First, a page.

Stop Accepting Everyone on LinkedIn

OK, you need to realize one thing: LinkedIn is not Facebook.  It’s not Twitter.  It’s not any of the traditional social media sites where you have the option of making up your own name and creating a fictitious personality that will get you a date with some dream guy/girl.  It is a professional networking site that you ought to be utilizing to (re)connect with people you know or reach out to people who know people that you know.  Too many people attempt to connect with me on LinkedIn without me knowing how in the world we are connected.  I don’t hesitate to decline their invitations, especially after I text a friend who is listed as a mutual “connection,” only to find out that said friend doesn’t actually know the requestee either.

Folks, you have to be selective with the people you choose to connect with online.  Some people who have hiring clout take these connections very seriously.  Everyday I look at my news feed and there are notifications of new connections being made.  If I’m connecting with someone new, I would prefer it not be anyone who could potentially be running a pyramid scheme or trying to start a company that doesn’t align with where I’m trying to take my brand.  Guilt by association is not good for business.  (And I cannot stand when people are up there using their stage names but trying to connect with me professionally.  My headline does not say “Rock group manager” so it is highly unlikely that I will connect with someone whose name screams “HEAVY METAL”).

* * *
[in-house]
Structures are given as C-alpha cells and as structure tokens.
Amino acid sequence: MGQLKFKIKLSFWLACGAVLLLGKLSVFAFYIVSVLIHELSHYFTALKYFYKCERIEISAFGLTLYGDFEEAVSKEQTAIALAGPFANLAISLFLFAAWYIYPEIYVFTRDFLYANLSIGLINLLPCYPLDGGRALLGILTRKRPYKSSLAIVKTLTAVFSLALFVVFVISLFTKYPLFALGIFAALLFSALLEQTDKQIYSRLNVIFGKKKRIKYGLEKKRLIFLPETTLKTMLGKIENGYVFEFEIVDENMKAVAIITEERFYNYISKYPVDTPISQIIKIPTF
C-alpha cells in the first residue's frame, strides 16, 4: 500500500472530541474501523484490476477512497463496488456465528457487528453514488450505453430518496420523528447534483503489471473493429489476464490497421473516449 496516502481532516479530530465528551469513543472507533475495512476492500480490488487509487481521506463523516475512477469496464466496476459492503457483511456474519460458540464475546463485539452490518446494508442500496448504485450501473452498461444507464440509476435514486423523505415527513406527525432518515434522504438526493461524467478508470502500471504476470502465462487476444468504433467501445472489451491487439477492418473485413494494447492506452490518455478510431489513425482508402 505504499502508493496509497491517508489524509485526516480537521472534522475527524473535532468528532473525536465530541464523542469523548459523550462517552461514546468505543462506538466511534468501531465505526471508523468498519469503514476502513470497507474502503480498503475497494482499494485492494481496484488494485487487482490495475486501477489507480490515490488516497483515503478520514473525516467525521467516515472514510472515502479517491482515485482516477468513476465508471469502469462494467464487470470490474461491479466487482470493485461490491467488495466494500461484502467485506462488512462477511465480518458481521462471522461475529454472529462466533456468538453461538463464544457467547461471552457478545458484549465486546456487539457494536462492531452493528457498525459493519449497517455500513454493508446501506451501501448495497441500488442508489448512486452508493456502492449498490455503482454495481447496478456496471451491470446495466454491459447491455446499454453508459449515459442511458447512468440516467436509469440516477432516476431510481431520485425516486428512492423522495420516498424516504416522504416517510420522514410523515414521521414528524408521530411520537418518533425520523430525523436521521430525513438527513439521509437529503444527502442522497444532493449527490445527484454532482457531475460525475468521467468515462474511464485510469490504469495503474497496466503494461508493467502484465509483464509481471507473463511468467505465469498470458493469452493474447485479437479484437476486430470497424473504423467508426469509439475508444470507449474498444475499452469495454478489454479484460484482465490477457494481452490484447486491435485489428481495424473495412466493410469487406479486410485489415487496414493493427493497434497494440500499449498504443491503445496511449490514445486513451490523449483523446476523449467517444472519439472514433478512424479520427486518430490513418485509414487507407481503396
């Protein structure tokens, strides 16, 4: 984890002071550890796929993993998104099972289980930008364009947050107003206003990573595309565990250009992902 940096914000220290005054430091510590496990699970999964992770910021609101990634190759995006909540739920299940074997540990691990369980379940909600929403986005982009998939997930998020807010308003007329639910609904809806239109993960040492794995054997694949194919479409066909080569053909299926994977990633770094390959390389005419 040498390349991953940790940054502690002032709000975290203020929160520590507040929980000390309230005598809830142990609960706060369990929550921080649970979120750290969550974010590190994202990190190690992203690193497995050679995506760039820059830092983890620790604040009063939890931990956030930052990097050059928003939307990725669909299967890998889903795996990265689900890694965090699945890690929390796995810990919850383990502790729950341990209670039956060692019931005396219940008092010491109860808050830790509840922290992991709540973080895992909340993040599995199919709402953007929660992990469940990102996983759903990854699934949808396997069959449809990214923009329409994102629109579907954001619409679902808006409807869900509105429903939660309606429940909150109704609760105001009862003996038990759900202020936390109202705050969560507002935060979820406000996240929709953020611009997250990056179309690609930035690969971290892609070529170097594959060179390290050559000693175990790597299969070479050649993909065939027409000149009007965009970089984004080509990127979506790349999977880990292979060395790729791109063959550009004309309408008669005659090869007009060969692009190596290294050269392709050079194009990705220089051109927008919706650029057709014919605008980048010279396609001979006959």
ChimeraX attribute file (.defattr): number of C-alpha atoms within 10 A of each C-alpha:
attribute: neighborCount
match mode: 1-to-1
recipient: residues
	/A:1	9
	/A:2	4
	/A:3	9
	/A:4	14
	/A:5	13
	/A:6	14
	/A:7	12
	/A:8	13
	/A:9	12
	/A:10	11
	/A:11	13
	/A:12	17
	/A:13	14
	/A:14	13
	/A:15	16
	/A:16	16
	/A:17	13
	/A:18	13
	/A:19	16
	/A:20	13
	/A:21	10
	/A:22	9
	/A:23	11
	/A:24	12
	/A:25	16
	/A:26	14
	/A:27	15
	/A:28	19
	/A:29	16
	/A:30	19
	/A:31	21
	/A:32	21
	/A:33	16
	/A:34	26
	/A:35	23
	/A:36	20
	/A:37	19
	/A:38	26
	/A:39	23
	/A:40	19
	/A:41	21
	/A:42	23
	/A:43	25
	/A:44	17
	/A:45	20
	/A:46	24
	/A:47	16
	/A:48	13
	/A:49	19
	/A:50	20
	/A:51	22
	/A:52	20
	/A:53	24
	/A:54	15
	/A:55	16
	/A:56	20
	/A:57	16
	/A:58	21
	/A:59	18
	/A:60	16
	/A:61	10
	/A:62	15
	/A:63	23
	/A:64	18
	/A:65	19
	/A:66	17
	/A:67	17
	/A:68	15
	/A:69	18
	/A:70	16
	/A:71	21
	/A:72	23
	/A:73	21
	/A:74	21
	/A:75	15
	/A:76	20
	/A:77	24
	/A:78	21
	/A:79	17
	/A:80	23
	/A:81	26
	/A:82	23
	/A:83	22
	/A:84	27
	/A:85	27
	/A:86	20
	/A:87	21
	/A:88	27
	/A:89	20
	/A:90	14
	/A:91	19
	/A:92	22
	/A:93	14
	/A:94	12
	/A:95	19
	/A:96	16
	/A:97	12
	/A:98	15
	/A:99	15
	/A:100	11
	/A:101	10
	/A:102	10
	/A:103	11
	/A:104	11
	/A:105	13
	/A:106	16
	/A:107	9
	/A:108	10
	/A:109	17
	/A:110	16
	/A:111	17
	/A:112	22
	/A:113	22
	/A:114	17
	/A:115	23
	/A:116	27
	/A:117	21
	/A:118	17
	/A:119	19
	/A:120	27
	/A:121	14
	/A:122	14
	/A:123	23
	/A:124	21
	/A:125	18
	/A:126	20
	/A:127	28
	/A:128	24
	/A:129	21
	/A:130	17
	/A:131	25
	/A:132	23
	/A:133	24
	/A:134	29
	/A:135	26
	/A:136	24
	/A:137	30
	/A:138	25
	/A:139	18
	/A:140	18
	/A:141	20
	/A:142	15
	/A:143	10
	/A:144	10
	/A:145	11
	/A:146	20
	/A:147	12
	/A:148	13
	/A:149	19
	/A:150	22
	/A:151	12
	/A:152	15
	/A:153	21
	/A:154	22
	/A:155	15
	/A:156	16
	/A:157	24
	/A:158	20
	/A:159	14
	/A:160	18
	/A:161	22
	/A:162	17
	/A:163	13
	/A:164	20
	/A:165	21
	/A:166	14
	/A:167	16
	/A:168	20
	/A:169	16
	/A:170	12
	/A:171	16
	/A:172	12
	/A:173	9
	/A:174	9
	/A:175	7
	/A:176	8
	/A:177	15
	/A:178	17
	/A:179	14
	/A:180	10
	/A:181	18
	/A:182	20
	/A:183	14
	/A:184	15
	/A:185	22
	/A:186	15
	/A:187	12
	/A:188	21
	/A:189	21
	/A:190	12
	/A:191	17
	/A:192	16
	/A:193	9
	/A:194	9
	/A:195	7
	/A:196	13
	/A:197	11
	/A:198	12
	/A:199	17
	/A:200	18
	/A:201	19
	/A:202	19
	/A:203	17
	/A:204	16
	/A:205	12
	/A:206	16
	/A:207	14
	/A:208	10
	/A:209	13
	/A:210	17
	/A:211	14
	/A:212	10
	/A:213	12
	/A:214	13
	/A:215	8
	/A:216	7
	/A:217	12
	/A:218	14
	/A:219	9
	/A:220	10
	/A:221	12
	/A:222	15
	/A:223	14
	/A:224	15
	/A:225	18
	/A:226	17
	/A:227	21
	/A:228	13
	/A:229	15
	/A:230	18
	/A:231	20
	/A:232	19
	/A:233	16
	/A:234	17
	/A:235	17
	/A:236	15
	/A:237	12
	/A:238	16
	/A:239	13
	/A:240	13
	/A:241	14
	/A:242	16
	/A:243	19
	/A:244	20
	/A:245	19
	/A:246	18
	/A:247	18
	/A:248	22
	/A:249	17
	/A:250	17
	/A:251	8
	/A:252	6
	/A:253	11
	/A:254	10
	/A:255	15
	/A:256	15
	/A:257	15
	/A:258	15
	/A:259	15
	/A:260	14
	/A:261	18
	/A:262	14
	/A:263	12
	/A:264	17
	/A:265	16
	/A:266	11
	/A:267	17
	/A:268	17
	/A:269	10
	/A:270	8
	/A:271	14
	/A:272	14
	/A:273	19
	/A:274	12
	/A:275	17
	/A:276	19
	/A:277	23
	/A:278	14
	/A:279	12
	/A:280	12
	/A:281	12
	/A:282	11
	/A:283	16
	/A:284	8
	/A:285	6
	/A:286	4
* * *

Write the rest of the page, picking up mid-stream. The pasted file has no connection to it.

I say all that to say this: Know who you’re connecting with.  Send a text to a mutual contact.  If you have no mutual contacts, reply to the person’s request with a message saying something along the lines of “Excuse me, have we met before?”  If (s)he replies that you haven’t and don’t provide a legitimate reason for wanting to connect, let the person know that you are very protective of your online reputation and say that hopefully one day you’ll have a professional commonality but at this point you do not see the need to connect.  Keep it professional and show class but protect that online rep.  It will make the difference between you getting a job and not getting one.

On the topic of LinkedIn, I would love the opportunity to take a look at yours and work to strengthen it.  I am currently in the process of updating and adding to my profile but feel free to take a look at it, especially since it has already been rated by LinkedIn to have All-Star strength.  If you like what you see and want some work done on yours, let me know and we’ll set up some time to get it looking as great as it should.


Make professional development a priority.


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